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Course Descriptions
SOC 101 CORE: SOCIOLOGY. Introduction to the nature and scope of the science of sociology. Emphasis on societies, social structure and institutions, social groups, and on various social processes associated with social organization, socialization, and social change.
          3 credits

SOC 202 INTRODUCTION TO CULTURAL ANTHROPOLOGY. Introduction to basic concepts, aims and methods of social anthropology. A comparative examination of human cultures, past and present.
          3 credits

SOC 210 INTRODUCTION TO SOCIAL WORK. The foundation of social work as a profession, its historical and philosophical development, its social purpose, value
assumptions and theoretical base. A review of the current methodologies for social work practice. Case studies, analyses of programs, policies and issues.
          3 credits

SOC 301 SOCIAL PROBLEMS. Critical analysis of causes and impact of social problems using major theoretical approaches developed in sociology. Topics include poverty, the environment, corporate power, war, racism, and health care.
          3 credits

SOC 302 RACE AND ETHNICITY. History of racial and ethnic relations in the United States analyzed in terms of sociological theories, concepts, and research findings. Critical study of patterns of intergroup relations including conflicts, discrimination, and ethnic and racial identity formation.
          3 credits

SOC 304 GLOBALIZATION AND INEQUALITY. Despite greater levels of absolute wealth, social inequality in both the United States and throughout the world is more severe than it was 40 years ago. This course explores patterns of inequality in America, patterns of inequality among nations of the globe, and also examines how processes of globalization are tied to inequality in America and the world.
          3 credits

SOC 305 URBAN SOCIOLOGY. For the first time in human history, most people are now living in urban areas.  However, the nature of cities, and the degree of urbanization still varies within the United States and throughout the world.  This course explores how cities influence the structures, cultures, and well being of societies around the globe. Additionally, it will consider how contemporary cities act as lynchpins for processes of globalization.  New York City will be used as a prominent example of both an American and global city, and consideration will be given to cities around America and the world. Field trip may be included in the course.  This course spends about 50% of its content on international issues.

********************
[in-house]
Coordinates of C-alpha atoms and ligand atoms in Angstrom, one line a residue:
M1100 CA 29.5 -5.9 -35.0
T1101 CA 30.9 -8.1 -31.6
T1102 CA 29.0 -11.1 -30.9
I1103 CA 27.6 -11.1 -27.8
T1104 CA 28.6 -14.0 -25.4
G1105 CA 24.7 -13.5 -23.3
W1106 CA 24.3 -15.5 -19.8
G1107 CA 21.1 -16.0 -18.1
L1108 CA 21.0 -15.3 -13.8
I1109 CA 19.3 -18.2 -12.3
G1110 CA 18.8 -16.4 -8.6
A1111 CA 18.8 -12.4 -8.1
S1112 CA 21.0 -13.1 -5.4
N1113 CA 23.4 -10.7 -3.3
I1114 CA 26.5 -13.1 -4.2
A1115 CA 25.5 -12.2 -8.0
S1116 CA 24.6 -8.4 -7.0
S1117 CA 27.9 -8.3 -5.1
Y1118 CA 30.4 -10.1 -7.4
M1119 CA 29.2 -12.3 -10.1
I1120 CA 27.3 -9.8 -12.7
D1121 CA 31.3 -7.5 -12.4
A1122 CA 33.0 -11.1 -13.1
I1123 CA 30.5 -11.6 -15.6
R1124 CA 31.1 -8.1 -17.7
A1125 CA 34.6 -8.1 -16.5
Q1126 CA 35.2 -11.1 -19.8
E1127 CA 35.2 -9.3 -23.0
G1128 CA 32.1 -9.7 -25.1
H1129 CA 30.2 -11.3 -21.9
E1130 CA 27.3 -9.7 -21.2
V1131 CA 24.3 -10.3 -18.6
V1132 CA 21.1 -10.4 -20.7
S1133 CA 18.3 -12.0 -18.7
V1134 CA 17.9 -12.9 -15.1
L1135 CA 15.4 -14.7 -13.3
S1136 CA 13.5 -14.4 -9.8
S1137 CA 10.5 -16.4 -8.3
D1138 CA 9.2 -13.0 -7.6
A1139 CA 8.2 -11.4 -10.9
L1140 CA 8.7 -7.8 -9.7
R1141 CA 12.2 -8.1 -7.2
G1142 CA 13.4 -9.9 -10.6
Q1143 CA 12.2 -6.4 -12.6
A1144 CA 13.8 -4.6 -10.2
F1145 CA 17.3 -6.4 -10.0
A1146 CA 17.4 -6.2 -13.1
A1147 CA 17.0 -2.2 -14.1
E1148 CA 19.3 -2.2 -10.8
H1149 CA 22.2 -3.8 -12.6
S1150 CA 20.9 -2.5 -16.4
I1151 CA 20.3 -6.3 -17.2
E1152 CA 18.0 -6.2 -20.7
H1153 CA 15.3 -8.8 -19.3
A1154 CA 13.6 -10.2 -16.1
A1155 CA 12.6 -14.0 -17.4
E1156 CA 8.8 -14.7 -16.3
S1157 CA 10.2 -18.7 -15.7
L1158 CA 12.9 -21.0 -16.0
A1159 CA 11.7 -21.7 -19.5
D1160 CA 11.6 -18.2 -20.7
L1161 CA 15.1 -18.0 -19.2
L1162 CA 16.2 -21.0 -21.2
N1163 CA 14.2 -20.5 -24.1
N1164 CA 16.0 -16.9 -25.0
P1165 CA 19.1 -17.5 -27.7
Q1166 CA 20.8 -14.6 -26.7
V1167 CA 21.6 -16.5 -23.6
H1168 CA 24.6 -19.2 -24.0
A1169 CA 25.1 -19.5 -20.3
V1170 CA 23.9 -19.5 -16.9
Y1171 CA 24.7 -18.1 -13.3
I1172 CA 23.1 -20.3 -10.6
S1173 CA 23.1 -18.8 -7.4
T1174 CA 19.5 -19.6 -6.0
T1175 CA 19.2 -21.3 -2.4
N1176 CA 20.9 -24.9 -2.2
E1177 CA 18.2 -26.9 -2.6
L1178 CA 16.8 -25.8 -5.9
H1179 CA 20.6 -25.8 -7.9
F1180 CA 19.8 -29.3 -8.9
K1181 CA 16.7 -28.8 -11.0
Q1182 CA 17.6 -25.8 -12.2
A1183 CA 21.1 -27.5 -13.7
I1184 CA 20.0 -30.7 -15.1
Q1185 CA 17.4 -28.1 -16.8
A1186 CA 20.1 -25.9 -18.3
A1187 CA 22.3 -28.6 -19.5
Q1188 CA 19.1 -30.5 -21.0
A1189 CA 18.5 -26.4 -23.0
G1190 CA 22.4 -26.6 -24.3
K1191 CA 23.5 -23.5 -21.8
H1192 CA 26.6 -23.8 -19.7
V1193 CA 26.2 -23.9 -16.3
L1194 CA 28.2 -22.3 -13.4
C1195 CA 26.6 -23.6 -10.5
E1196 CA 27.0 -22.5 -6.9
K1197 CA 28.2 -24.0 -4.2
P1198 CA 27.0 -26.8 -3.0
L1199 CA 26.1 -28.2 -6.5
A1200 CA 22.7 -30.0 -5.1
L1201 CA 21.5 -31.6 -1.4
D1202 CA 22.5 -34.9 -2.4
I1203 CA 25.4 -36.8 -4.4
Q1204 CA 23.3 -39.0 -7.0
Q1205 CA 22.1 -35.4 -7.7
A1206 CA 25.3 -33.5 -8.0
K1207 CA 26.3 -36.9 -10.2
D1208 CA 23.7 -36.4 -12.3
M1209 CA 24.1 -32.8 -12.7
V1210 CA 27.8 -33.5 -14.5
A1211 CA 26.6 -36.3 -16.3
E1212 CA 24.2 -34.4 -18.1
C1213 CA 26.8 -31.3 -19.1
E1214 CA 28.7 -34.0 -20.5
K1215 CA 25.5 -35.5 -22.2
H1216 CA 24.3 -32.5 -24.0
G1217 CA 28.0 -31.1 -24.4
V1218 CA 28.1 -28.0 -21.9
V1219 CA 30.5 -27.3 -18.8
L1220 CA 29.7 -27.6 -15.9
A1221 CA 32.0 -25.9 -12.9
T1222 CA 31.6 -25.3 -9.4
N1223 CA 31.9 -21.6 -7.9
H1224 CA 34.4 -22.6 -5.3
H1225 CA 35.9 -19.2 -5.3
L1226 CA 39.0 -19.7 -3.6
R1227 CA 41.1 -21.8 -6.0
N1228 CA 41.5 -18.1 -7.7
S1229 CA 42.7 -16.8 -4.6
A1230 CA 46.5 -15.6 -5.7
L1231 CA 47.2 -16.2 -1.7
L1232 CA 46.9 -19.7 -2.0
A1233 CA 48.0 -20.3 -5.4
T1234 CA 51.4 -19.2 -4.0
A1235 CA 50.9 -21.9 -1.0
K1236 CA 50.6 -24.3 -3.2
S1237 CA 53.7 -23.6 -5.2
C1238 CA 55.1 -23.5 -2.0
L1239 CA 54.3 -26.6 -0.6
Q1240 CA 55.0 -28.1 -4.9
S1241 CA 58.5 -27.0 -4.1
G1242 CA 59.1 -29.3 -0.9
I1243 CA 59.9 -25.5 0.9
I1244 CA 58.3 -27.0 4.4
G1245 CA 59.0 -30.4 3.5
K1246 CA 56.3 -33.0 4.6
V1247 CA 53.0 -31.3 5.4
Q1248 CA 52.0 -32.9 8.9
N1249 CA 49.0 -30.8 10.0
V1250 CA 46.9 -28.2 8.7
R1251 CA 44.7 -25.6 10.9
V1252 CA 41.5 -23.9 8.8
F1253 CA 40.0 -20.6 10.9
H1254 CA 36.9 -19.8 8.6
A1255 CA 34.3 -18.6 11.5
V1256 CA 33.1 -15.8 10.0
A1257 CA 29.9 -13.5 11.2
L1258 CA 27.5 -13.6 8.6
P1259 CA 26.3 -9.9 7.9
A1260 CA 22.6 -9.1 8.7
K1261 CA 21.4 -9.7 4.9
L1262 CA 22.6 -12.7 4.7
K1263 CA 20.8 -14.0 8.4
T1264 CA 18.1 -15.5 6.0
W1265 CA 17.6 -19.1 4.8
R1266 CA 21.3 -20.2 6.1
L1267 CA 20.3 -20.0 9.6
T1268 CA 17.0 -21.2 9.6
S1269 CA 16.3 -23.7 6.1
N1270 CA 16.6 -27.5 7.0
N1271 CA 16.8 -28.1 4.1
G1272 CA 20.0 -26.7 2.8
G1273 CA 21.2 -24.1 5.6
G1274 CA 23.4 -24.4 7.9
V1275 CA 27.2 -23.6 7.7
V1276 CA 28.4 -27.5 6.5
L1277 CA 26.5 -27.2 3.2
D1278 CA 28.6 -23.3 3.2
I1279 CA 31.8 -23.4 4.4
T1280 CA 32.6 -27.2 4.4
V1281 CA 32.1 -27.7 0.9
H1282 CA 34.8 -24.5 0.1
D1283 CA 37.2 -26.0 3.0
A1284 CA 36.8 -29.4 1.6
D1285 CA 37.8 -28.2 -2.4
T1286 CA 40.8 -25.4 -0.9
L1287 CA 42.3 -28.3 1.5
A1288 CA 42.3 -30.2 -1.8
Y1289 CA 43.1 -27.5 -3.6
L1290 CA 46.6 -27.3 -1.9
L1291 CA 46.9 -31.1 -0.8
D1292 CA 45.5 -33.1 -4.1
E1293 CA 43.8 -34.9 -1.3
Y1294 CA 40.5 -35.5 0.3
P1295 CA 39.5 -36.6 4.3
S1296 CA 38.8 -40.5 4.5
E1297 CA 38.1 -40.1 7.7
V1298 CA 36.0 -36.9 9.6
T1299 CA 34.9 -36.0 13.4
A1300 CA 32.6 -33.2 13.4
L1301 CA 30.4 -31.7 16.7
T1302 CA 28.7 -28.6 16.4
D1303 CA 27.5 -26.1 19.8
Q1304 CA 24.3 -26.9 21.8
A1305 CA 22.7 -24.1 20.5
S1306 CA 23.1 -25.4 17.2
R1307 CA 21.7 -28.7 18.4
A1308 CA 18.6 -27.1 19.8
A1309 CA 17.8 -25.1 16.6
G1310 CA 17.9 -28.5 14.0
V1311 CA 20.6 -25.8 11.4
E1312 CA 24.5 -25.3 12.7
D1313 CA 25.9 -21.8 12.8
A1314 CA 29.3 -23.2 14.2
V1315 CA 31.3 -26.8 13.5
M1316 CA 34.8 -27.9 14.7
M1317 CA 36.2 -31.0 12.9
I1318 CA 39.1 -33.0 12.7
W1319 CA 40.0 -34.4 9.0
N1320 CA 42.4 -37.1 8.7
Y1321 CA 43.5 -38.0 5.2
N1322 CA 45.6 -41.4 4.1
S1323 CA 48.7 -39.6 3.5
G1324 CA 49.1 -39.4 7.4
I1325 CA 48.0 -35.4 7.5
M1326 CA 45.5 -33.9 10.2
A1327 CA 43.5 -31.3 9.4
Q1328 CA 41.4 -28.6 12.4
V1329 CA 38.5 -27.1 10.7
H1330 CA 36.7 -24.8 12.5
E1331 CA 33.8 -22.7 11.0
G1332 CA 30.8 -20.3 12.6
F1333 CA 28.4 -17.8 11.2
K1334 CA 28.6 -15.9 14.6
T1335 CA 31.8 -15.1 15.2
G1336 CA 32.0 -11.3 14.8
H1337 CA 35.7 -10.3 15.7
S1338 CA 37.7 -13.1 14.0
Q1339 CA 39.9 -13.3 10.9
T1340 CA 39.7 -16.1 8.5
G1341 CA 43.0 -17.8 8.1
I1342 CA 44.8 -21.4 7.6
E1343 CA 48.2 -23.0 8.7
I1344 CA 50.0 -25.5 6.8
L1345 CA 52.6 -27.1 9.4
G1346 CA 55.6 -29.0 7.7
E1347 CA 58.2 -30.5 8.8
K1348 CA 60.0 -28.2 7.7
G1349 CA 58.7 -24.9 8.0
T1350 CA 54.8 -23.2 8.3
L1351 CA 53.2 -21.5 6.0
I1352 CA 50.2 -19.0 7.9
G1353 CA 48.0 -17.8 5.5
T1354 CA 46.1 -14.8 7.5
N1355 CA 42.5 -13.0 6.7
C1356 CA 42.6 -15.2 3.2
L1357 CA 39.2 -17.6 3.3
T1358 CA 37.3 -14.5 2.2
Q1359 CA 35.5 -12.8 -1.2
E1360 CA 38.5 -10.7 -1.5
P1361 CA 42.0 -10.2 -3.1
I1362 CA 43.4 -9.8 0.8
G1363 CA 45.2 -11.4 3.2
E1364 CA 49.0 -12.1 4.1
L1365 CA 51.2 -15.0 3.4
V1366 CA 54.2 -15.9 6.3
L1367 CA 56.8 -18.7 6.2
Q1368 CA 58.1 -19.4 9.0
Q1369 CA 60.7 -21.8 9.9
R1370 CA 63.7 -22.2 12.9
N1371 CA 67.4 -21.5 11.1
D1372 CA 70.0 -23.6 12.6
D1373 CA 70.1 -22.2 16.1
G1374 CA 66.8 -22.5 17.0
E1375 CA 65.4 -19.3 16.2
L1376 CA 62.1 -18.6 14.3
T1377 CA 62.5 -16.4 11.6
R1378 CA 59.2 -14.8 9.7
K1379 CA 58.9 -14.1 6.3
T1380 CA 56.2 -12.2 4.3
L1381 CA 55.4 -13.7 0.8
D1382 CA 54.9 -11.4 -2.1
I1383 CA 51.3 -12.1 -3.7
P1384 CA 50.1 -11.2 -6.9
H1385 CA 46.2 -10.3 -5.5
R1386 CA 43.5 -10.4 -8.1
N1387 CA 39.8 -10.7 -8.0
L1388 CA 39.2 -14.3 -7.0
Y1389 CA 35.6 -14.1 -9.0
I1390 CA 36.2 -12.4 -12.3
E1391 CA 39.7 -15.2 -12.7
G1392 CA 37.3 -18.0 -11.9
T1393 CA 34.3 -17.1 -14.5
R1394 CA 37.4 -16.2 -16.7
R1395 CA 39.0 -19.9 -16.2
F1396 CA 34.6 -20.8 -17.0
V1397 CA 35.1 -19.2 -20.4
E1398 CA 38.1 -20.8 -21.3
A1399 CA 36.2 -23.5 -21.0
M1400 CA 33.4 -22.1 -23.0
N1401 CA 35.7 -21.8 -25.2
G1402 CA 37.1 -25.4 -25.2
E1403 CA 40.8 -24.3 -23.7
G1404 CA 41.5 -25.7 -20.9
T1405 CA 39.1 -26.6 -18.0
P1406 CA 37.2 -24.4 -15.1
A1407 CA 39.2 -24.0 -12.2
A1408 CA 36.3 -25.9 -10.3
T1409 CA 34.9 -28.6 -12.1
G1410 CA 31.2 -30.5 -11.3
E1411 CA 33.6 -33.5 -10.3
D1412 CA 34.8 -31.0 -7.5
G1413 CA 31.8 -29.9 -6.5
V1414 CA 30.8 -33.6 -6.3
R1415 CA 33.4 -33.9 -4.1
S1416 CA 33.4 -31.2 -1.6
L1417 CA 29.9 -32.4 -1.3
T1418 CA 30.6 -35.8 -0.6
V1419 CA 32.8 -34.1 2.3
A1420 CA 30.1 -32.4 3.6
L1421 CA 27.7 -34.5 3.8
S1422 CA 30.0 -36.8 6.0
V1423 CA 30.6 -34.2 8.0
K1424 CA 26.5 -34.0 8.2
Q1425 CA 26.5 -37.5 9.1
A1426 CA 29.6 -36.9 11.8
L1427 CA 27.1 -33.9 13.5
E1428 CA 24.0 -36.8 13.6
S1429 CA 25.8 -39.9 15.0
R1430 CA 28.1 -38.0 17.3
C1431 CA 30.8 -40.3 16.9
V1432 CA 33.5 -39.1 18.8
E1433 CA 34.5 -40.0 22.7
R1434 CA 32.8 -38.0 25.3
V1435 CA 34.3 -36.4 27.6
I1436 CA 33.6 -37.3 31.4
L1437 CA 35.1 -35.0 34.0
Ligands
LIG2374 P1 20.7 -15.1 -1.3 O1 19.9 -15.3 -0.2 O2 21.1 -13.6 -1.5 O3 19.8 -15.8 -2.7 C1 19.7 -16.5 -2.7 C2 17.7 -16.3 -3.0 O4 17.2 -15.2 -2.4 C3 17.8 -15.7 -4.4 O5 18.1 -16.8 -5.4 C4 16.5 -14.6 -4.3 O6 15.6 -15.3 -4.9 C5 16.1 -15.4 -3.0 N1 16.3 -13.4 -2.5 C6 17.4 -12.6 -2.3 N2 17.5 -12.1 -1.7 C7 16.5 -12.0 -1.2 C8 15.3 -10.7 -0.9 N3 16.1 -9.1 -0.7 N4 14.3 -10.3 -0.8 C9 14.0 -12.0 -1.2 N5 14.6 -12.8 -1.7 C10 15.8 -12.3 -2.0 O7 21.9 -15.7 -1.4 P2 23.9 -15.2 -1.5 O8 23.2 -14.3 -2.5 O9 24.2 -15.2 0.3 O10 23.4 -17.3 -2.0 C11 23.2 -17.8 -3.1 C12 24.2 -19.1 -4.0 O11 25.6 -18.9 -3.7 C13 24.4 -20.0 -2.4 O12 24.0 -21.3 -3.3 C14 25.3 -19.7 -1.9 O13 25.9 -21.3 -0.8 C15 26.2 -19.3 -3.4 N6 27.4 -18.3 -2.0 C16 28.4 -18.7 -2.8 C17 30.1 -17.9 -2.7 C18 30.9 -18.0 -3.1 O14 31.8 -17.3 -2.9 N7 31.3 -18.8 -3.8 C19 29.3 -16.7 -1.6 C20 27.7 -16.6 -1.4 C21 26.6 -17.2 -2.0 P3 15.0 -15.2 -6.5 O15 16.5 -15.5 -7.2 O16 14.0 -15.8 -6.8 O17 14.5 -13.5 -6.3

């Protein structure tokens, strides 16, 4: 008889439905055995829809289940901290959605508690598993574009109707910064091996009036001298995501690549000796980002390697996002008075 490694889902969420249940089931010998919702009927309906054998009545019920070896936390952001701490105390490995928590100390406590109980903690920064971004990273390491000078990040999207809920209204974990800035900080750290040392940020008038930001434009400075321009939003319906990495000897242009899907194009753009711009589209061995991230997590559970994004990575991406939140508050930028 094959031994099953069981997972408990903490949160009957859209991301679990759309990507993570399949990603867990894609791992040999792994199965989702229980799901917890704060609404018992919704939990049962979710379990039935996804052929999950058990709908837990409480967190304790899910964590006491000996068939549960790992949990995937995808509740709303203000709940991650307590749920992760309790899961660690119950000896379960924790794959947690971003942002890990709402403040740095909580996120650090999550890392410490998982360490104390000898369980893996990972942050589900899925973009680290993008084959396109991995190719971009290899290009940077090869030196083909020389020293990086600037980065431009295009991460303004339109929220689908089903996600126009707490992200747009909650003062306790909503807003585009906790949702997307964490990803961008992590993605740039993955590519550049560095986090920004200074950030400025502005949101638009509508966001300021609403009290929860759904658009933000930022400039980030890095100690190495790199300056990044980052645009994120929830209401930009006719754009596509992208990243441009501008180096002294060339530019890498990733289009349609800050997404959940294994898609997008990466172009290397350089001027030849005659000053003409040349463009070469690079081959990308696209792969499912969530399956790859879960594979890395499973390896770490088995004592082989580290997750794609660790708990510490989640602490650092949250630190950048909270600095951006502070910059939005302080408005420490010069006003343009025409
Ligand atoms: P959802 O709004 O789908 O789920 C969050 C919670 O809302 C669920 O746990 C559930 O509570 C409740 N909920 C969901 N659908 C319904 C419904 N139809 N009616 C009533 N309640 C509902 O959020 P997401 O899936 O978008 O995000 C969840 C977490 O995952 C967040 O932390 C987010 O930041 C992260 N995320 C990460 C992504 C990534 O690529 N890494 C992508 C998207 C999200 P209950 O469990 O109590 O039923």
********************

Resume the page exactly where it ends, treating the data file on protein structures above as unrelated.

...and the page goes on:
3 credits

SOC 306 THE FAMILY. The nature and structure of the family as a group and a social institution. Cross-cultural, historical and contemporary variations in family structure
and interaction. Patterns in mate selection, marriage, parenthood and divorce, and their correlations to such variables as income, ethnicity, religion and education.
          3 credits

SOC 307 RESEARCH METHODS. This course will examine the scientific method both in terms of its abstract structure and the technical details required to carry out research. Special emphasis is placed on survey research design as well as the development of a research design to actually be applied in the SOC 416, Senior Seminar. Additionally, the class will be a survey class that also provides a  comprehensive background of methodological knowledge.
Required Pre-requisite for SOC 416.
          3 credits

SOC 308 JUVENILE DELINQUENCY. Sociological perspectives on the nature, causes, and treatment of delinquency.
          3 credits

SOC 309 CRIMINOLOGY. A sociological examination and analysis of crime and theories of crime causation. Topics also include the extent of crime, types of crimes, indices of crime, and societal responses to crime.
          3 credits

SOC 310 SOCIOLOGY OF DEVIANCE. Study of stigmatized social behavior, including areas such as drug dependence, prostitution, swinging, homosexuality, and
violence. Sociological theories to explain deviance are analyzed.
          3 credits

SOC 311 INDIVIDUAL IN SOCIETY. The influence of social structure, social processes and social change on individual attitudes and behavior. Topics include
socialization and the development of self, attitude, organization and change, social influence processes and social power, group structure and processes, and the effects of